3) You might wish to mention that inflation was an accelerated expansion. This way it can be compared to the present accelerated expansion, and is not necessarily a distinct physical process (for example, quintessential inflation (however unlikely to be true) posits that the same field that drove inflation is driving the current expansion.

    4) The "ballistic effect" is confusing. It's not clear what you mean by this. It seems to suggest that the end of inflation "propelled" the subsequent expansion of the universe. This is probably not the b est way to think of it; the standard hot big bang phase of expansion following inflation expands for the same reason that it expands without inflation -- it's a matter of boundary conditions.

    5) "Attributed to a force that is not understood": I'd say the force is well-understood; it's just gravity. Probably want to say attributed to a "source" or "field" or "matter"

    6) Very happy with the comment that there's absolutely no figgin' connection between dark energy and dark matter. Much needed. To be totally honest, though, you might wish to mention that there are proposals linking to the two.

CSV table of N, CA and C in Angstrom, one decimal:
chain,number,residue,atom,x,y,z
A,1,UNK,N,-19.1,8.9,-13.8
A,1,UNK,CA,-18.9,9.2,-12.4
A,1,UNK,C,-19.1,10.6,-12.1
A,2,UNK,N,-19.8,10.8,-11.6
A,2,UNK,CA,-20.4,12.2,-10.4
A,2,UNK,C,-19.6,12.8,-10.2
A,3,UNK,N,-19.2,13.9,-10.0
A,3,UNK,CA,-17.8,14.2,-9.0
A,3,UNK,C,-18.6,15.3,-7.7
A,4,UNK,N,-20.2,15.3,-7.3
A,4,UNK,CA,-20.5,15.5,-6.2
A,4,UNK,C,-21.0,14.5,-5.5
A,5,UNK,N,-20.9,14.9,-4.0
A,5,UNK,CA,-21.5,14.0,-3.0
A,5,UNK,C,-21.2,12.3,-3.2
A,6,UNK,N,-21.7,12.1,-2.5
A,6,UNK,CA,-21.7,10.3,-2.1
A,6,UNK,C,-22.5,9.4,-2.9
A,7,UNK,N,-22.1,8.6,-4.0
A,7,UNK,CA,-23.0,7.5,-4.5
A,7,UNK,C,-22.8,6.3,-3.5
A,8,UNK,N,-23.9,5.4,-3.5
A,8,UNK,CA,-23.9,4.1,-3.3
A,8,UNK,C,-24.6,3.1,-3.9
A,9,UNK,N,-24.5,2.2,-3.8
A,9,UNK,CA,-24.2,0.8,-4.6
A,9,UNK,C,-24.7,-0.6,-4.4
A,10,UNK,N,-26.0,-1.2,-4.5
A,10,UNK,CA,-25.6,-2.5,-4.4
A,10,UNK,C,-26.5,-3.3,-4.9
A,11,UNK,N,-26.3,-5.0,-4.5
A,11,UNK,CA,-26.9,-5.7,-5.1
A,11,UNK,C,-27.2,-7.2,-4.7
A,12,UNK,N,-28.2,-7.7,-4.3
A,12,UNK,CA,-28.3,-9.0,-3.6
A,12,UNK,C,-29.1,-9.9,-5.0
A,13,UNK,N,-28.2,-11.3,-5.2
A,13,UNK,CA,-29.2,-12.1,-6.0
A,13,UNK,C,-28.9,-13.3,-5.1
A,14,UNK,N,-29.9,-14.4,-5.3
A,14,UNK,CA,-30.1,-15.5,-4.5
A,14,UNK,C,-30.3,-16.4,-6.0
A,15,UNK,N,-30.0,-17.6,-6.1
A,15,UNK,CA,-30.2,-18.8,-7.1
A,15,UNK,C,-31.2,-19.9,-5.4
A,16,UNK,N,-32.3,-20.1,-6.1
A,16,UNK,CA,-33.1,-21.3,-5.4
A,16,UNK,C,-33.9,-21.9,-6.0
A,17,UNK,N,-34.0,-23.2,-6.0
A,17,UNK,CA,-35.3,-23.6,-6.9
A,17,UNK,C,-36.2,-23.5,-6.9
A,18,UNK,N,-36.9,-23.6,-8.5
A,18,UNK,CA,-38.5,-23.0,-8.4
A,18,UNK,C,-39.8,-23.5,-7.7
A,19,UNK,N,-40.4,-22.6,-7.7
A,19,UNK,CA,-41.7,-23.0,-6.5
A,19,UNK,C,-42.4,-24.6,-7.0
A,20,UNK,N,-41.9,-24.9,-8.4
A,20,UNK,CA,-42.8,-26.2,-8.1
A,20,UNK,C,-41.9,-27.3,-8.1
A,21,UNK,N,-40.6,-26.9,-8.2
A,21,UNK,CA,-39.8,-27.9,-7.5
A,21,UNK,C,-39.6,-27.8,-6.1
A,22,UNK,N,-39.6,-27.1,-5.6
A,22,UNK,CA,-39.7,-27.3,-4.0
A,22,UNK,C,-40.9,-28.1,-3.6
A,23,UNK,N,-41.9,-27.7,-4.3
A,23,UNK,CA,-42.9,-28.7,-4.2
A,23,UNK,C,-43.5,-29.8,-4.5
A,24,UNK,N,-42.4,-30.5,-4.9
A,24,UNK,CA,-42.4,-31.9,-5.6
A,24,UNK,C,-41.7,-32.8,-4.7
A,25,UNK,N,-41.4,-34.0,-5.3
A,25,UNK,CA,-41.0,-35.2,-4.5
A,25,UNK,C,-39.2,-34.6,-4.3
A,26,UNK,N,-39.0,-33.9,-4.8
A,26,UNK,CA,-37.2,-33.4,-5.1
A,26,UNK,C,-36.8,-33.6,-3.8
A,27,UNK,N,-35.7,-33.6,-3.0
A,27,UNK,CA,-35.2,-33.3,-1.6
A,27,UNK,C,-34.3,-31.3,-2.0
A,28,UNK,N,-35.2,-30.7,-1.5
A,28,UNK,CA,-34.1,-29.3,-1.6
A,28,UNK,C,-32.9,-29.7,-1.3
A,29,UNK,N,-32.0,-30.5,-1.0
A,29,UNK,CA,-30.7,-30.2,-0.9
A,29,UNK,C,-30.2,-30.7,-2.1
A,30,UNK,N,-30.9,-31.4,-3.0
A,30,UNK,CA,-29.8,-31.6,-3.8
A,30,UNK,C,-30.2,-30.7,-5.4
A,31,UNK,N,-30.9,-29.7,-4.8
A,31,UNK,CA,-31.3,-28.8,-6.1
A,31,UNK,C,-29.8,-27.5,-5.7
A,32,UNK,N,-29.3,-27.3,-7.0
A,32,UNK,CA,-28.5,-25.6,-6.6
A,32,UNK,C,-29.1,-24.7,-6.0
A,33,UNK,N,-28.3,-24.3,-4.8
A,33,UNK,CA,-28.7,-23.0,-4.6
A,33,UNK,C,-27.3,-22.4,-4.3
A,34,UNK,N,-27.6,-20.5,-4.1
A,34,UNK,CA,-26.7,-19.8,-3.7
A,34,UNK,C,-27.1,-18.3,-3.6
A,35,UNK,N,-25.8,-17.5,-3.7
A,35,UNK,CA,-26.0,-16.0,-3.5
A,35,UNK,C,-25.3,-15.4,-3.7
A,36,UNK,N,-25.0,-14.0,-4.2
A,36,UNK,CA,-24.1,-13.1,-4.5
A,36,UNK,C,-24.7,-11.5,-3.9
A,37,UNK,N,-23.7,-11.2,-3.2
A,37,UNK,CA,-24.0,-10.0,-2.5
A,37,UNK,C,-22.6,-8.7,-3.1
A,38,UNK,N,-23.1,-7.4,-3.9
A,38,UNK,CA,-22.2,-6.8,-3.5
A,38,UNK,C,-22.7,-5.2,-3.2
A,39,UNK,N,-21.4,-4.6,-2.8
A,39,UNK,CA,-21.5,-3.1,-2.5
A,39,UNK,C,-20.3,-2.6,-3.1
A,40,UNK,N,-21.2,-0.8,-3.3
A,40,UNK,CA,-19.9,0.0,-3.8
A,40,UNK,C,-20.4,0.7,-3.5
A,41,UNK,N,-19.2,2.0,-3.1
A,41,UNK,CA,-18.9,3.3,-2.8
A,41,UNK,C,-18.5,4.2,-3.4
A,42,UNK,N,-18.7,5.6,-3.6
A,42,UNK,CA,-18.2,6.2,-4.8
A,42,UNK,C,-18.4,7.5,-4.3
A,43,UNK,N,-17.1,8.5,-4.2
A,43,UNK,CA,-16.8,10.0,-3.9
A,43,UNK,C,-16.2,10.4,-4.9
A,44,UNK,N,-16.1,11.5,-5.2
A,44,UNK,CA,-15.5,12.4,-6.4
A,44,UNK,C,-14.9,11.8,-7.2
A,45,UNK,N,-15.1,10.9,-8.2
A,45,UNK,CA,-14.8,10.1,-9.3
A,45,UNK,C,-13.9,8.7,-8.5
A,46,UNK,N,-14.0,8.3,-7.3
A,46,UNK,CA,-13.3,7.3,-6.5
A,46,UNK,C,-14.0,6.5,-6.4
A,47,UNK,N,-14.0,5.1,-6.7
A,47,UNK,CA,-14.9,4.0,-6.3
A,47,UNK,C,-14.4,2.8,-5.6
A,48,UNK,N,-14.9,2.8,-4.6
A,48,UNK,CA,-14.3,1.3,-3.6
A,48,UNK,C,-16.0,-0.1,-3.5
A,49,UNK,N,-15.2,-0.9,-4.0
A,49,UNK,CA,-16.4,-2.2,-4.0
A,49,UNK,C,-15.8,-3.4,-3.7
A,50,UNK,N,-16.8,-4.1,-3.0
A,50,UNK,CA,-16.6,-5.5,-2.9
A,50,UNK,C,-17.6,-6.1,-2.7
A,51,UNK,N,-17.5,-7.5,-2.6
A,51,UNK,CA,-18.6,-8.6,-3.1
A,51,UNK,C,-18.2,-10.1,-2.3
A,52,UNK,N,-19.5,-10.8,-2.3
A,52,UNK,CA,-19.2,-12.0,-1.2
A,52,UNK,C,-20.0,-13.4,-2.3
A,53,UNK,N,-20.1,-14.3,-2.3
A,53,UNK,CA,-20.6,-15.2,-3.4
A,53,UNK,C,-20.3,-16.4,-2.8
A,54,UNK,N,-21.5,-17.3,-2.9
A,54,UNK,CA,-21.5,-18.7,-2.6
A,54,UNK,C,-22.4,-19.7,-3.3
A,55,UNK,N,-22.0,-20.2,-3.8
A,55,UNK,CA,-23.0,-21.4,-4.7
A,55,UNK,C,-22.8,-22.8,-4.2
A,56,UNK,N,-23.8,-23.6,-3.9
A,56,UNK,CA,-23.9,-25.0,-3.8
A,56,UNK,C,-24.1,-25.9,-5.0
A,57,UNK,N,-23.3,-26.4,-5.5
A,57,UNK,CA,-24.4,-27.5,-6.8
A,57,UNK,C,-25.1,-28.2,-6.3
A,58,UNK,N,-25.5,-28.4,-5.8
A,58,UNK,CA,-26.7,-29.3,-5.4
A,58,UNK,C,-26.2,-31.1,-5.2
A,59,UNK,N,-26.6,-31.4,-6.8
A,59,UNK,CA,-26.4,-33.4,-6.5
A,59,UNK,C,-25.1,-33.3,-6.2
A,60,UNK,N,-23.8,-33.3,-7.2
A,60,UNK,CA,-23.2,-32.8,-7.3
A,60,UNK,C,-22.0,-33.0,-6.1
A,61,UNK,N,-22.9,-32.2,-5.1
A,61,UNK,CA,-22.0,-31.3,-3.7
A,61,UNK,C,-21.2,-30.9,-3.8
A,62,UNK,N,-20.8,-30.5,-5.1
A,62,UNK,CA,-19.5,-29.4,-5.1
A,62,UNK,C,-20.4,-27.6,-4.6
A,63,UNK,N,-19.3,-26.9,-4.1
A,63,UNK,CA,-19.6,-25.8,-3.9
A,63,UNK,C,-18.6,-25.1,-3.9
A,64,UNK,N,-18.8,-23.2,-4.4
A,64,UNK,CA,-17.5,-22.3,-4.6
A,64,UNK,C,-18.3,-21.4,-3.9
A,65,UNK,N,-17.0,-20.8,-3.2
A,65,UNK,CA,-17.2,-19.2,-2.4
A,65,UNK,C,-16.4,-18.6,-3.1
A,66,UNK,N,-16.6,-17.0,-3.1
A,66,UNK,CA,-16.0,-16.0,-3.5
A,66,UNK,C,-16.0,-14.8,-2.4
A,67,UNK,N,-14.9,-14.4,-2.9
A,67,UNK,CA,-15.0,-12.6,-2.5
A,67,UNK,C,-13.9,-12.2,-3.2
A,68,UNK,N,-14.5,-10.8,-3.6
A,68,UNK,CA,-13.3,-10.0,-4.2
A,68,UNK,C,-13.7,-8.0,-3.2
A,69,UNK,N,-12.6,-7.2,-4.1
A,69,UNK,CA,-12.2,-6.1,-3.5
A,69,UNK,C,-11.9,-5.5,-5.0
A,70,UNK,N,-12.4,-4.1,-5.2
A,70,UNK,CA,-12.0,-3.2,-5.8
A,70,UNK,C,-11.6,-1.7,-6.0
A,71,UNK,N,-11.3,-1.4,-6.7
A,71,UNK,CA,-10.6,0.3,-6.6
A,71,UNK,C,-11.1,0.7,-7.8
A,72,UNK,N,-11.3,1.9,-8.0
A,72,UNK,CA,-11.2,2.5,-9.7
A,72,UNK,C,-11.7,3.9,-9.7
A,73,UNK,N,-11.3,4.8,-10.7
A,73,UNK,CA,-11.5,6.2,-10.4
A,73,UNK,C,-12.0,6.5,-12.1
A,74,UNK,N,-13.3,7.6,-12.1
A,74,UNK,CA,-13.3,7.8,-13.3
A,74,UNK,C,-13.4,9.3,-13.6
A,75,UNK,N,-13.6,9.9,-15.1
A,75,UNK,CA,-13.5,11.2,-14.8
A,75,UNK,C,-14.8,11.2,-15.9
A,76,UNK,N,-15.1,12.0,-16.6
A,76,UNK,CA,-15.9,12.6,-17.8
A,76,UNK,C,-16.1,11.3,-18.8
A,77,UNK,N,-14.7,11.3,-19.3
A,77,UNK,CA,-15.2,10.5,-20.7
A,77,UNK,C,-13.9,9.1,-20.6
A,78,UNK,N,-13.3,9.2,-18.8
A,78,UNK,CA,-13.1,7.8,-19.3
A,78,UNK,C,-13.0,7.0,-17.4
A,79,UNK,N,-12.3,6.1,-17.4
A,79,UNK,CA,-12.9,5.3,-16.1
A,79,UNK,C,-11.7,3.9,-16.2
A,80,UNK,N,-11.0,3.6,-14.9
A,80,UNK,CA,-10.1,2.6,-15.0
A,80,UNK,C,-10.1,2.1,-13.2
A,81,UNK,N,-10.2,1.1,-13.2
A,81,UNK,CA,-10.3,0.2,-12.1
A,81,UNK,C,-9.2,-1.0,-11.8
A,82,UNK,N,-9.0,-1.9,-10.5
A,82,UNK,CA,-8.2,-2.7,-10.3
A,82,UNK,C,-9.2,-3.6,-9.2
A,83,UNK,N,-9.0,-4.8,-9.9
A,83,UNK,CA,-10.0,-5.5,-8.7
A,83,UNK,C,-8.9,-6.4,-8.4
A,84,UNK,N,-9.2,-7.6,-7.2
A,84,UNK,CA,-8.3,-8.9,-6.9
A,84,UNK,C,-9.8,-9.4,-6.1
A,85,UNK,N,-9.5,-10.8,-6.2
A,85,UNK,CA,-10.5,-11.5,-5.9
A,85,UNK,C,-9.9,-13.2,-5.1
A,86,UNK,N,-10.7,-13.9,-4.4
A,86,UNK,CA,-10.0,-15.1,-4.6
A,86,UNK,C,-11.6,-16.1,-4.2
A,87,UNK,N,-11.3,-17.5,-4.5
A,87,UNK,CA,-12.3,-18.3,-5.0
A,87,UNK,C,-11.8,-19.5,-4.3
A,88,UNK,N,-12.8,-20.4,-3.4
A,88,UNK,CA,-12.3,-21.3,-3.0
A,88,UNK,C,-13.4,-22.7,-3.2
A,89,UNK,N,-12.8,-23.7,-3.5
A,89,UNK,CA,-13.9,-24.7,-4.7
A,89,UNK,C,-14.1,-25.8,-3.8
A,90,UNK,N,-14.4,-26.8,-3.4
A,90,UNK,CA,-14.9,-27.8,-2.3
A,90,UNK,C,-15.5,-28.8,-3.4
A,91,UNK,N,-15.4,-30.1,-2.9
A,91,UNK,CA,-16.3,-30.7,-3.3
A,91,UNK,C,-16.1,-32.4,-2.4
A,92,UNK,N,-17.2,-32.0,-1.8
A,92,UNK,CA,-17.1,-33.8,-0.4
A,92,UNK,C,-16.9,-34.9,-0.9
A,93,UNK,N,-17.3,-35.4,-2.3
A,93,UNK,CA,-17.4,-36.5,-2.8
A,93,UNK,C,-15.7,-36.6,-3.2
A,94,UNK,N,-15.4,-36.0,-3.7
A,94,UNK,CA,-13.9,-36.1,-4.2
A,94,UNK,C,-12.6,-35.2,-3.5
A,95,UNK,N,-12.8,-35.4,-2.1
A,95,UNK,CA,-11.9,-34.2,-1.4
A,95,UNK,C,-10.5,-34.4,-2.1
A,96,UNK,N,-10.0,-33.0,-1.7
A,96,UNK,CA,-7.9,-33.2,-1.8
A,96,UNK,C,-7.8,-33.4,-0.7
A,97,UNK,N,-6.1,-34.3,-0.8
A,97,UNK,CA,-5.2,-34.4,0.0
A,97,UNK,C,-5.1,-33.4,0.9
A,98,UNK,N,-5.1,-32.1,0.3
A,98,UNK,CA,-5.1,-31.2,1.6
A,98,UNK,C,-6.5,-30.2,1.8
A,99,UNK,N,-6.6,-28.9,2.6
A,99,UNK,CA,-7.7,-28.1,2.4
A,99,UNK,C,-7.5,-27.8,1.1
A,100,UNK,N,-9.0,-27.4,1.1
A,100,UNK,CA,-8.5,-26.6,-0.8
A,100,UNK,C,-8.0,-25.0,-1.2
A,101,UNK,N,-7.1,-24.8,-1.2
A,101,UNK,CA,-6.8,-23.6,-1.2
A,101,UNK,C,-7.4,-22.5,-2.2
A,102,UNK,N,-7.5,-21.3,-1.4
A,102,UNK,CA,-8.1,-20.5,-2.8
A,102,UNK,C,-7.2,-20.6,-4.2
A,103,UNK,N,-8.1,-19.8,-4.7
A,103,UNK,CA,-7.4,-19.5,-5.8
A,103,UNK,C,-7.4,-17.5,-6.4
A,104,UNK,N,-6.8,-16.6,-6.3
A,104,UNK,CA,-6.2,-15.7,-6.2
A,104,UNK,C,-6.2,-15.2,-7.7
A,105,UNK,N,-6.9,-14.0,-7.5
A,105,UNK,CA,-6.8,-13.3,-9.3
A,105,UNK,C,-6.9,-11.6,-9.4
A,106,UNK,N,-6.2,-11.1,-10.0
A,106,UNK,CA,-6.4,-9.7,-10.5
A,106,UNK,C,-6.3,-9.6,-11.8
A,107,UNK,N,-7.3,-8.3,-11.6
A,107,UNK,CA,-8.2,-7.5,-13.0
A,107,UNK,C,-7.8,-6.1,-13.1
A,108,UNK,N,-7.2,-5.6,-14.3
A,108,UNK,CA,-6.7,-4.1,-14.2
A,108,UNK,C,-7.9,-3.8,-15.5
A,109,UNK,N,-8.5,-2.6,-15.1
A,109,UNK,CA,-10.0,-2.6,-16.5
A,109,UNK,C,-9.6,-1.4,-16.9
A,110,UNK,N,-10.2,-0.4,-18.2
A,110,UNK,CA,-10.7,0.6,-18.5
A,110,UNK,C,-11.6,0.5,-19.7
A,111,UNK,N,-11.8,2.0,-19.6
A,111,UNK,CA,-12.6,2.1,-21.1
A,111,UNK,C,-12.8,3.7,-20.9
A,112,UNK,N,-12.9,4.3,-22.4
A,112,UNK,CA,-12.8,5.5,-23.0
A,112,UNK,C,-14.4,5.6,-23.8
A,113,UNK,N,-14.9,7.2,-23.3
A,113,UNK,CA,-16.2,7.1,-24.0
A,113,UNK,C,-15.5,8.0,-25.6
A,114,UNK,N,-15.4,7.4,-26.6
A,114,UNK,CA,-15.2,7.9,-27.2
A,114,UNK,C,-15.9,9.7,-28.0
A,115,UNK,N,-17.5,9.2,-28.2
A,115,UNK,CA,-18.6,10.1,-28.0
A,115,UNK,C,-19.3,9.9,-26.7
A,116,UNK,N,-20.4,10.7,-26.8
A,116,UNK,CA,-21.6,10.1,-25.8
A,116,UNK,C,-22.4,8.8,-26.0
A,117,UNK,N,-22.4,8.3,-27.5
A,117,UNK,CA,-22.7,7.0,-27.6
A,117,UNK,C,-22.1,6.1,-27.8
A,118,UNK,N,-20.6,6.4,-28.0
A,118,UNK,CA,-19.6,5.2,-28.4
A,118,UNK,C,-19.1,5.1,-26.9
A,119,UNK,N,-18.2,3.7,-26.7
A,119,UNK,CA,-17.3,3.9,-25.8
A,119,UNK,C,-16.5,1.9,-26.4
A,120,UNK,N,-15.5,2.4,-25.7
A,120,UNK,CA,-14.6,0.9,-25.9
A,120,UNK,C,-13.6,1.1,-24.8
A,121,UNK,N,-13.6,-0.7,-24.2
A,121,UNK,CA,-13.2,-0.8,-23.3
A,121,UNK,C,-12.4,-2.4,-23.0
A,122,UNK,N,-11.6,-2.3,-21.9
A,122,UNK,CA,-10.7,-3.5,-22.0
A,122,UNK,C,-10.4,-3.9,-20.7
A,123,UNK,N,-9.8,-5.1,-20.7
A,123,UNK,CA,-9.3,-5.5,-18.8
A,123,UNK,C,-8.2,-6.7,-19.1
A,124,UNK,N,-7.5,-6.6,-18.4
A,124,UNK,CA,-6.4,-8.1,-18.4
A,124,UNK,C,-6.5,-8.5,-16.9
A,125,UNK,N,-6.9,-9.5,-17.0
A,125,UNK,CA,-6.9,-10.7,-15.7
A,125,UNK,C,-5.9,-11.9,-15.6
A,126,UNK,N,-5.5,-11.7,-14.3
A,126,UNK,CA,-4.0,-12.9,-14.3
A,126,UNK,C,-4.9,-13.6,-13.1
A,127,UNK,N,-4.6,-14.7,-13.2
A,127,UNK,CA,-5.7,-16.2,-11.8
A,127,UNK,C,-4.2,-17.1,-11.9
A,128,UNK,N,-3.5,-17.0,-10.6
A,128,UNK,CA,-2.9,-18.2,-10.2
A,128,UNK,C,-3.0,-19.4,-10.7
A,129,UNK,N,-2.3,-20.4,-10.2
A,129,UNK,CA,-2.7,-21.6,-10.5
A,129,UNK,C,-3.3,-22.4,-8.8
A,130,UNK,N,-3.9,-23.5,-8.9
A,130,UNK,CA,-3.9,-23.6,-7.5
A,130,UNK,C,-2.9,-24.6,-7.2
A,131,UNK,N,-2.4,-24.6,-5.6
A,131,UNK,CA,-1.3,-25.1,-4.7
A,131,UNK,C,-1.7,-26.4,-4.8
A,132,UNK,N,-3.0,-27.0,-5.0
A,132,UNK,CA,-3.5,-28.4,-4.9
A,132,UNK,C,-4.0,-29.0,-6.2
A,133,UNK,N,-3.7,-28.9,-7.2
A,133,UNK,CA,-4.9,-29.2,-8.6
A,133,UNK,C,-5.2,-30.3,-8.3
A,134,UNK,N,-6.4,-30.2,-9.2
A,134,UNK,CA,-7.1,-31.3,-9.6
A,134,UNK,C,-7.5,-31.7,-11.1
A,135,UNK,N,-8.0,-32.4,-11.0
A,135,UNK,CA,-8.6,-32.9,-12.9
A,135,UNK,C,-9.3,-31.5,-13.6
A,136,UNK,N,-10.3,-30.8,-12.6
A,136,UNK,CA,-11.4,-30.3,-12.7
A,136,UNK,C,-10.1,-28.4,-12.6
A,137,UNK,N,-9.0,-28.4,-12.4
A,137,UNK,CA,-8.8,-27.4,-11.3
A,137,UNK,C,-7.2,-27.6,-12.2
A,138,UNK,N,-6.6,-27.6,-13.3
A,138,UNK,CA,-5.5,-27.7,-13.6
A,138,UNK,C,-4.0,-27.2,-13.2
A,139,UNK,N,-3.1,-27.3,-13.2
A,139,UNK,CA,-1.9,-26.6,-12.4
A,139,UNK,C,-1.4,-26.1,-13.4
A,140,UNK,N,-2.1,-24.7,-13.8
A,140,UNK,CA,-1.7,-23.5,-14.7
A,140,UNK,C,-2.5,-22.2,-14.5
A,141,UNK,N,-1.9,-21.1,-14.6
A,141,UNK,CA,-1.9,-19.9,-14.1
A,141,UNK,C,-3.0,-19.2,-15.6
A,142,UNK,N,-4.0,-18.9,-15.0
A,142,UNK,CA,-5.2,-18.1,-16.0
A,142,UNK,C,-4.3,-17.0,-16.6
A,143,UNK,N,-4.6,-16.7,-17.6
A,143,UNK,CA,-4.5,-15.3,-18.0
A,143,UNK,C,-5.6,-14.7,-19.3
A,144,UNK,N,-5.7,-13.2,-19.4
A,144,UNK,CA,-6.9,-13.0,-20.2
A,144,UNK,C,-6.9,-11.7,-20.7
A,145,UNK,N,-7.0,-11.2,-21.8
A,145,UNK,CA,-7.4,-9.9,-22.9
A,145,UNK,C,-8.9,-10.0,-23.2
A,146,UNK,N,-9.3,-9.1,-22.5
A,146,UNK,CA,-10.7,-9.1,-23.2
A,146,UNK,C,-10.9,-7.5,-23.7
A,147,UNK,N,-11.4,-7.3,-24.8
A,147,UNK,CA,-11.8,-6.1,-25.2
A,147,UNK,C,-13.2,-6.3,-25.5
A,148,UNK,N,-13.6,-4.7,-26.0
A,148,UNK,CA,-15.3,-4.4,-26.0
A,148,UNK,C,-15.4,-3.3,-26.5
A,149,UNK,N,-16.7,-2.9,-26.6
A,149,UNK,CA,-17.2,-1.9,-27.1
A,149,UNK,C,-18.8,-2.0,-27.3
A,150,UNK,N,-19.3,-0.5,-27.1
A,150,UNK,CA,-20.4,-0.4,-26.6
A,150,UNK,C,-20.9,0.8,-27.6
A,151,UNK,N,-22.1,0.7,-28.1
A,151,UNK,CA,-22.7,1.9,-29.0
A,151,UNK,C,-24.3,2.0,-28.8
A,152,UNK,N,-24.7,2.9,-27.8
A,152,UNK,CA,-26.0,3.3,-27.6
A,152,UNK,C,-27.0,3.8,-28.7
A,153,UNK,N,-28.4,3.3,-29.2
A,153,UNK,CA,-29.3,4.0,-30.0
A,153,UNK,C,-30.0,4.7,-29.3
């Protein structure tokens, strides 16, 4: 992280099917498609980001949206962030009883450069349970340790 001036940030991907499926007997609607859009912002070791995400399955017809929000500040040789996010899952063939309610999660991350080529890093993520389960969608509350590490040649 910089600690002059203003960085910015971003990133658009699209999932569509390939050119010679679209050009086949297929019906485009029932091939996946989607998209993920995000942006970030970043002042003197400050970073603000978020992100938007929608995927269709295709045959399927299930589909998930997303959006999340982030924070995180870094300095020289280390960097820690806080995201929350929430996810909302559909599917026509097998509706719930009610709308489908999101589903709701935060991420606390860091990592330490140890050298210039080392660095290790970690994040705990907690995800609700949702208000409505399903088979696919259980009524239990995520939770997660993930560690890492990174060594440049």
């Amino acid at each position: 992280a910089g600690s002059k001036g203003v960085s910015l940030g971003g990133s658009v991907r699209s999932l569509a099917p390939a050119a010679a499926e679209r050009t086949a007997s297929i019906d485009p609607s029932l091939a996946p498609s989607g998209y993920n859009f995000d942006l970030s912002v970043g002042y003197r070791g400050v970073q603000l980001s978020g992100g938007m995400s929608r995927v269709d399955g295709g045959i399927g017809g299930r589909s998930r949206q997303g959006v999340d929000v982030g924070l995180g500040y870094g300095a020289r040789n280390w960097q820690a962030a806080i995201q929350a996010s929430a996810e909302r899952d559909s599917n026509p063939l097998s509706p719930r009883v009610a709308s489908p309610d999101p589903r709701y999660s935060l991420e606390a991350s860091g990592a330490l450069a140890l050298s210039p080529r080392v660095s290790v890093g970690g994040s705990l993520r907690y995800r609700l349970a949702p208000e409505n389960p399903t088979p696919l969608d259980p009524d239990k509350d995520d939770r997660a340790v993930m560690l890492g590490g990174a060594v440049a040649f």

19. May 8, 2012 #18


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    Is not a closed universe a "real model"?
  20. May 8, 2012 #19


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    Thanks for all the feedback. I've been meaning to get back to that page and update it with some of the comments above, and I'll take yours into consideration as well.
  21. May 8, 2012 #20
    If you haven't already, consider searching these forums under 'balloon analogy'..There are several dozen threads and I'll bet some offer insights that will be of interest, even if only perfecting an explanation you have already considered.

    You mention under Doesn't work, #2...forget curved shape you note..but you could mention dimples in the surface as gravitational potential [space]wells...like the rubber sheet analogy which you do reference...